"10. “Borinquen Gallo: Like a Jungle Orchid for a Lovestruck Bee” at Burning in Water
Bronx-based Puerto Rican-Italian artist Borinquen Gallo painstakingly weaves red and yellow caution tape, construction tarps, garbage bags, and other unconventional materials into richly textured sculptures and installations. It’s a process that can take weeks or even months."
"Pictures at an Exhibition presents images of one notable show every weekday.
Today’s show: “Borinquen Gallo: Like a Jungle Orchid for a Lovestruck Bee” is on view at Burning in Water in New York through Saturday, November 18. The exhibition is the artist’s first solo presentation in New York."
"Rotting, wounded, smiling--watermelons in Valerie Hegarty's latest exhibition of paintings and sculptures--are depicted as sentient objects: carnal, threatening. Several wedges of the fruit, done in ceramics, rest on a plinth, their pink flesh resembling gums and growing teeth, tongues, ribs, stalagmites, barnacles."
"I am always interested in talking about transformation," Hegarty said one recent afternoon in her studio in midtown Manhattan, surrounded by a sinister set of anthropomorphic fruits-- tooth-filled watermelons rinds, spinal carrot carcasses and some Arcimboldo-style faces. The pieces are a morbid answer to kitschy centerpieces of yesteryear, now robbed of their evergreen freshness."
"[Art Basel Miami] features works by several artists working in the same vein...that is, making figurative ceramic work that plays with scale and tone, or that uses the handcrafted medium to imbue typically inanimate objects with inner life. [A] shining example of this approach are the playful food sculptures by Valerie Hegarty that are on view in Miami gallery Locust Projects' booth."
"Valerie Hegarty frequently addresses topics from American history, borrowing imagery from quintessentially American genres...but then re-imagines the subjects from her own singular perspective. [Her] watercolors suggest a fevered, hallucinatory vision of America through the prism of its artistic visual traditions...The works are simultaneously macabre, funny and provocative."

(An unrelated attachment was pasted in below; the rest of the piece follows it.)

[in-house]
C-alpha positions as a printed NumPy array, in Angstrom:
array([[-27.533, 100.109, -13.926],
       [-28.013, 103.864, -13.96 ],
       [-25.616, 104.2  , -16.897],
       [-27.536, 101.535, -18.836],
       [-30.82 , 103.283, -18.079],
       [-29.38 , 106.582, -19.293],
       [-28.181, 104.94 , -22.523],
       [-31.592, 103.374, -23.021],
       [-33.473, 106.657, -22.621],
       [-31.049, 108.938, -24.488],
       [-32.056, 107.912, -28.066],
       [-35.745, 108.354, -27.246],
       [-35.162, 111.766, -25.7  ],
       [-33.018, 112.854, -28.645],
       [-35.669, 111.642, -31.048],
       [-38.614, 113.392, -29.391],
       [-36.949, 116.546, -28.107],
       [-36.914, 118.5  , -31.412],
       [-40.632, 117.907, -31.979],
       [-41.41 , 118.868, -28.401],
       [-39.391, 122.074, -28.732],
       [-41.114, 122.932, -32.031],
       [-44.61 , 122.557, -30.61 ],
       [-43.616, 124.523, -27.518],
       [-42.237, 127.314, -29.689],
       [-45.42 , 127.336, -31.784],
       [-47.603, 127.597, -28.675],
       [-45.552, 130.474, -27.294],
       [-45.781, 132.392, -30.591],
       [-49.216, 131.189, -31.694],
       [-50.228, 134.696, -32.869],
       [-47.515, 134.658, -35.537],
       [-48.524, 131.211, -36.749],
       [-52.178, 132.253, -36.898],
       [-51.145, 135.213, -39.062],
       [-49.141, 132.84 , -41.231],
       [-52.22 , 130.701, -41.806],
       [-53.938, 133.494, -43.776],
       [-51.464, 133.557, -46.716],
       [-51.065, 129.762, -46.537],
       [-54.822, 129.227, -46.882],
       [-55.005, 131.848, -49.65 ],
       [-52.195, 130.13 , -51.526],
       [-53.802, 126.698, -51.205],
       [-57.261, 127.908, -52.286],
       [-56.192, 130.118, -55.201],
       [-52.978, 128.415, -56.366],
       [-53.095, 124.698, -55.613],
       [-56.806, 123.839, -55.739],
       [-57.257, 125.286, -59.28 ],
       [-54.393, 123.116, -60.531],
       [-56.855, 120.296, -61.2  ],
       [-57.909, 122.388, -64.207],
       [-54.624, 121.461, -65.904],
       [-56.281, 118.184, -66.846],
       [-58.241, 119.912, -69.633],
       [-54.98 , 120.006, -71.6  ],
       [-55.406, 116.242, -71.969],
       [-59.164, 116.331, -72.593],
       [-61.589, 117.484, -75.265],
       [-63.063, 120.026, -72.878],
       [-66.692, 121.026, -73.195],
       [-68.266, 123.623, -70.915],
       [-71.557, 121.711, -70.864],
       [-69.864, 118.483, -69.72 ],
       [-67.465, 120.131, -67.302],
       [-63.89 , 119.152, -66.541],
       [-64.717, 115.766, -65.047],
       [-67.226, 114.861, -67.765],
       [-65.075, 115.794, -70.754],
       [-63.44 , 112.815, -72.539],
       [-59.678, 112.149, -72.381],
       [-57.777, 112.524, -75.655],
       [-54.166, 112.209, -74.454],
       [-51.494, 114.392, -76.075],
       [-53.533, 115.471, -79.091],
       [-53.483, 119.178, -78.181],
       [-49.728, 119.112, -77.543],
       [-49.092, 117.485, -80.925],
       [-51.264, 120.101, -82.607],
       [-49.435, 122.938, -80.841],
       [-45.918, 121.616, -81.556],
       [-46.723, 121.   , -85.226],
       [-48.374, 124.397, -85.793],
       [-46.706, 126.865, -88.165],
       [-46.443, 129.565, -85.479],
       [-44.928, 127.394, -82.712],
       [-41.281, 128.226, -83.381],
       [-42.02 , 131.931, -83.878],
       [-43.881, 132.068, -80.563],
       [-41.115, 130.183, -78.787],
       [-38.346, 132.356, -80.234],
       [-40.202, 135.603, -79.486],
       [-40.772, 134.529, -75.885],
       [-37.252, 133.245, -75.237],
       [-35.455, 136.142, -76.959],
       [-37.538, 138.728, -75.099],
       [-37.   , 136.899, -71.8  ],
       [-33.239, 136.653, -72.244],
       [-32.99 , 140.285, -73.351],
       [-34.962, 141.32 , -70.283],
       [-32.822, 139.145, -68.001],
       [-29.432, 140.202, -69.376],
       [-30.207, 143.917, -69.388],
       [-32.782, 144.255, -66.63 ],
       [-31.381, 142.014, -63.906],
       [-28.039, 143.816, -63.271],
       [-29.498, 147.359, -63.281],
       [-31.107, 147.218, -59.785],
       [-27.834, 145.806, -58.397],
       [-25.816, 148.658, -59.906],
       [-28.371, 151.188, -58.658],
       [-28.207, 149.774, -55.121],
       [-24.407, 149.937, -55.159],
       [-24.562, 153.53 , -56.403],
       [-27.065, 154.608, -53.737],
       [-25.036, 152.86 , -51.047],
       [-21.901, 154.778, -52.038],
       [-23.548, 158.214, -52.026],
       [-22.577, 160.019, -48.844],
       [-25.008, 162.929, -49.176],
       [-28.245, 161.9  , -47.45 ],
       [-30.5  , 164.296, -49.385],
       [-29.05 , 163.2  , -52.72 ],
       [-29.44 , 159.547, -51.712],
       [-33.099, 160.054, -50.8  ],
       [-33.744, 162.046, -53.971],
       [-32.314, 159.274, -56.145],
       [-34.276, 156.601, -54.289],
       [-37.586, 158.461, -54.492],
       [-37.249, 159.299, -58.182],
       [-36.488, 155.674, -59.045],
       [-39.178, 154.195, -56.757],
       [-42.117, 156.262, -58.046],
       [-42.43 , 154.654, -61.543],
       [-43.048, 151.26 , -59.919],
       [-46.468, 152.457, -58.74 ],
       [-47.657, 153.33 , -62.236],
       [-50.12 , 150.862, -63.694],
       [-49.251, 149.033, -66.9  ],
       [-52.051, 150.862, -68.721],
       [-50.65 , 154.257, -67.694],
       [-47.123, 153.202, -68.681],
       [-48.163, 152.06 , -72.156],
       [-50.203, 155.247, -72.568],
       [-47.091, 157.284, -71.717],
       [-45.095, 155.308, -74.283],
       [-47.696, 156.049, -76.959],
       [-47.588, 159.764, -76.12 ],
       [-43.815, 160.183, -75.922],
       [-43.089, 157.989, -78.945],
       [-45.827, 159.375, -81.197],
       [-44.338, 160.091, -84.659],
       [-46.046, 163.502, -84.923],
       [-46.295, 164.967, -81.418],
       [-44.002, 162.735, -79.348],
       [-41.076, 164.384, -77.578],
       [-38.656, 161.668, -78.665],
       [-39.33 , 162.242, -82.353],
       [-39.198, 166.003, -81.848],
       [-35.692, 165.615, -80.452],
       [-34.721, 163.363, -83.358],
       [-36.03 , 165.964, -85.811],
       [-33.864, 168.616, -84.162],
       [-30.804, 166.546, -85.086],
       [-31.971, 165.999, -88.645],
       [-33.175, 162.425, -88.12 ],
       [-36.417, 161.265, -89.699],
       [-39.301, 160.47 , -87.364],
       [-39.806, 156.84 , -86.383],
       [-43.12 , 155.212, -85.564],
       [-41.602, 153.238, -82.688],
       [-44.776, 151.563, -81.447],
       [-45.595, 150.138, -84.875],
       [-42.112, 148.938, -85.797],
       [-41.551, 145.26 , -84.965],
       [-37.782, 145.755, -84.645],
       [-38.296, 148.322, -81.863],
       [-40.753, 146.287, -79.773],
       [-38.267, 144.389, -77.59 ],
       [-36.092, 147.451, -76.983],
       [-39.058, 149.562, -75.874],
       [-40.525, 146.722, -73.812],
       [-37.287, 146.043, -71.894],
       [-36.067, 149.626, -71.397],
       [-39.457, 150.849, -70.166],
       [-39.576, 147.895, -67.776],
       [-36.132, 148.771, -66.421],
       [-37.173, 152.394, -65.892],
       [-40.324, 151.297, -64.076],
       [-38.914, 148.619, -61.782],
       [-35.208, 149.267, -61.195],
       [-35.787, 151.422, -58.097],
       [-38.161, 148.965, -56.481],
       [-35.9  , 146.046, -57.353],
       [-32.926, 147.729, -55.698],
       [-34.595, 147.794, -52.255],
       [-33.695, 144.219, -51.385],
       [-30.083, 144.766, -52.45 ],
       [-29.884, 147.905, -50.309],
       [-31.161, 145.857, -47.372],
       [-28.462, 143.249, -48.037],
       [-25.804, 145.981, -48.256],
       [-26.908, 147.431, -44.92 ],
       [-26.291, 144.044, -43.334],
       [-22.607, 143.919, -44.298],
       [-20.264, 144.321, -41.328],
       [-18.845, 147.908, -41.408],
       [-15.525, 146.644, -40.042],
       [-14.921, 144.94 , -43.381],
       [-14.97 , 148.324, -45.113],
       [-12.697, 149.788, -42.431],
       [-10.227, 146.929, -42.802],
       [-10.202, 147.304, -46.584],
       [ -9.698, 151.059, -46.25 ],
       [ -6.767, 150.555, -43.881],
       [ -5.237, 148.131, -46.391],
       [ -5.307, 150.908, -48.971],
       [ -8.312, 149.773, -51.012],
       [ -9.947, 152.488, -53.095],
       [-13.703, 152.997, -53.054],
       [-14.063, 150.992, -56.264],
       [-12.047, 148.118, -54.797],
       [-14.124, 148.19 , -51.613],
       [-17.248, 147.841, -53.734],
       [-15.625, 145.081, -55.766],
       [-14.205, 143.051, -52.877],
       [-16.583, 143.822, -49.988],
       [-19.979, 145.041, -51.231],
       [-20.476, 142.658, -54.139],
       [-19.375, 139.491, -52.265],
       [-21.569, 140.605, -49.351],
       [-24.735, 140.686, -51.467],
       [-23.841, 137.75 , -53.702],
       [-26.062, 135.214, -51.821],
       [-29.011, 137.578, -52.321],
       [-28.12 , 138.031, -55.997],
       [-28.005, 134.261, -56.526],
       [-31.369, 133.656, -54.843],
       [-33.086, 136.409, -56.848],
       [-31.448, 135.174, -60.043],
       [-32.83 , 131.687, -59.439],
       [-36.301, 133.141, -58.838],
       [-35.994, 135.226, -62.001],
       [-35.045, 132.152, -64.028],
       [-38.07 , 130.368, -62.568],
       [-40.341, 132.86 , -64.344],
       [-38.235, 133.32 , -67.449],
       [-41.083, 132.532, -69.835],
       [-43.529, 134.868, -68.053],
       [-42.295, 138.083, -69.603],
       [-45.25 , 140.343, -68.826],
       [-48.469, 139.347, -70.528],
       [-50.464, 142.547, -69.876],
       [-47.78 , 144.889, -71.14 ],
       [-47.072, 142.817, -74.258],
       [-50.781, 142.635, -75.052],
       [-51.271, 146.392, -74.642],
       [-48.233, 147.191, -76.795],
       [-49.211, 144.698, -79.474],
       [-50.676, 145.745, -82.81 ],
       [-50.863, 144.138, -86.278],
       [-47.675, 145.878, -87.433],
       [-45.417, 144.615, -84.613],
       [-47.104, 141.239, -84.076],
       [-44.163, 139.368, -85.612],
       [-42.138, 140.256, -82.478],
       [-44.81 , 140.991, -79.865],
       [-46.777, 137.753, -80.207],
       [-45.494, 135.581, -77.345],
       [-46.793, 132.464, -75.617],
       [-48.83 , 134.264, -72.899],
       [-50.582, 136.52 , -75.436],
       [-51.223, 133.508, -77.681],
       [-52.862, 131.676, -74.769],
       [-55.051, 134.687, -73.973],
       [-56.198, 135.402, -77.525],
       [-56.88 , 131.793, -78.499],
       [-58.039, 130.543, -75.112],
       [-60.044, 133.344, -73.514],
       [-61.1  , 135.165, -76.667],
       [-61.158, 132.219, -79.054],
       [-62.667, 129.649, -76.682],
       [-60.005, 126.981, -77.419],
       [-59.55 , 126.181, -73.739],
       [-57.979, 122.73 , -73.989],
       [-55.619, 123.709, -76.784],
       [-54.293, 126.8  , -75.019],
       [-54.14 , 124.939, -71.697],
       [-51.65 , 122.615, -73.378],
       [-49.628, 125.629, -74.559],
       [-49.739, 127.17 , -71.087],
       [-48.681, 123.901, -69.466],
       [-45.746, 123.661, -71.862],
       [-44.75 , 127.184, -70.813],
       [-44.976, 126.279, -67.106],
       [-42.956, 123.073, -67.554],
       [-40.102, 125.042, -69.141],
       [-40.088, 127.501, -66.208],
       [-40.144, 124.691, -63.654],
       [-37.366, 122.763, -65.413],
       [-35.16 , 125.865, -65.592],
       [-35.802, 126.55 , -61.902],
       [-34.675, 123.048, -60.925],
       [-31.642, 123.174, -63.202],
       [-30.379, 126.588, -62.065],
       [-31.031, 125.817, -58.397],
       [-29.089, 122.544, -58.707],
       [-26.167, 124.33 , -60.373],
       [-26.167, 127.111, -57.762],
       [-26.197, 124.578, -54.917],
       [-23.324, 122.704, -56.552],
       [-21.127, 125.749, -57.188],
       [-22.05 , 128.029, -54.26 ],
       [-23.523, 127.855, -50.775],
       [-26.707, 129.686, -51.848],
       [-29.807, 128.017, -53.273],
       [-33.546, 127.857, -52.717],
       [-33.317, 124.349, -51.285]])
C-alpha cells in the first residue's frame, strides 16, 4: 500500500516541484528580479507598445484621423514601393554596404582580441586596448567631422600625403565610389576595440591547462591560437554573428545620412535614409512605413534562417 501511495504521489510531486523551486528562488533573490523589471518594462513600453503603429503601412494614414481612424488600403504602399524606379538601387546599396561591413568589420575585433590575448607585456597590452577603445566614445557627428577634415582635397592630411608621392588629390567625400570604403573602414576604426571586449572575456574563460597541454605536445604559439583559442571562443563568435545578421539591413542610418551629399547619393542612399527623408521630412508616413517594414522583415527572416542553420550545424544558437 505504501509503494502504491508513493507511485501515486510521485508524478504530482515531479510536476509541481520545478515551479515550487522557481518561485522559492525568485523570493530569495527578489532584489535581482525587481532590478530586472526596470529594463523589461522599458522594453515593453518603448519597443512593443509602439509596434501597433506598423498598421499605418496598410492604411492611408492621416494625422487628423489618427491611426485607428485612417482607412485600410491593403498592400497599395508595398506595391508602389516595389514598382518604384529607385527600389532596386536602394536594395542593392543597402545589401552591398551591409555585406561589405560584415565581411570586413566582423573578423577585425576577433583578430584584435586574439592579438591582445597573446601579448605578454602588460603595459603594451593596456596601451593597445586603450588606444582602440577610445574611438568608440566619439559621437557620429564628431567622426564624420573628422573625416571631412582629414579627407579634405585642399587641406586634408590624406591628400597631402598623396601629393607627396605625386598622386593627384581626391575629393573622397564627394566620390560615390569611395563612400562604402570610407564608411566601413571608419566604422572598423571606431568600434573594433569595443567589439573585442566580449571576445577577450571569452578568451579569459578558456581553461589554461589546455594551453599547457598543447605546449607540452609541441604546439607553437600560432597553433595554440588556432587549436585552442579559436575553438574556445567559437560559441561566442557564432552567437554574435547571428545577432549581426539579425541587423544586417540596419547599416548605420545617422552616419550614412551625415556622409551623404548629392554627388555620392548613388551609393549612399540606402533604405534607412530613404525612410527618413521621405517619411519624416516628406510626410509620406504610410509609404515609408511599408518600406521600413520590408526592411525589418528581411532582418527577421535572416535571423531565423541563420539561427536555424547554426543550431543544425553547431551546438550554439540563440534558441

"[Hegarty's] work is topical, as it is informed by the 'current turbulent state of our country while also excavating from America's past.' What we're seeing here couldn't be described as decay, as such, but her work seems to have a theme of the gooey-ness of information, of shared knowledge. We live in a post-fact society and consensus validation is gospel. That, of course, leads to strange distortions of the truth--things that resemble fact, but are wholly alien to reality."
"Both works [by Jesse Krimes] are stunning: Purgatory--especially as displayed, on a long shelf with the cards against a black wall--because necessity made it so original, and heaven-and-earth Apokaluptein because its as good as Rauschenberg's similar works and, perhaps, more heartfelt and lyrical."
The New Yorker: "Jesse Krimes"
"A tapestry on prison-issued bedsheets--a weird, oneiric landscape festooned with faeries, fields, and images transferred from prison copies of the New York Times and Artforum. Pictures of Rihanna and Taylor Swift, not to mention an ad for a Christie's Sale, assume a mournful character as absurdist totems of freedom while enduring Draconian punishment."
"The exhibition's centerpiece is a work...that Mr. Krimes made while at a federal prison in Fairton, NJ. He created a 39 panel mural on white prison bed sheets...The artist took photos from newspapers and magazines and transferred them onto the sheets using hair-gel to lift the image and a plastic spoon to rub the image onto the sheet. He then drew and painted his own figures onto the works. The panels move from heave to hell and feature a riot of images whose subjects range from Hurricane Sandy to Taylor Swift, from Jean Michel-Basquiat to Chanel."
"The centerpiece of the exhibition is a sculpture by artist Valerie Hegarty, Return to the Catskills. An amalgamation of canvas, paint and moss, the piece is nature-art hybridity depicting a moss-covered tree (and a small woodpecker) devouring a painting. Malin says that the piece 'directly attacks the idea of the landscape that exists outside the ravages of time and the impact of society.'"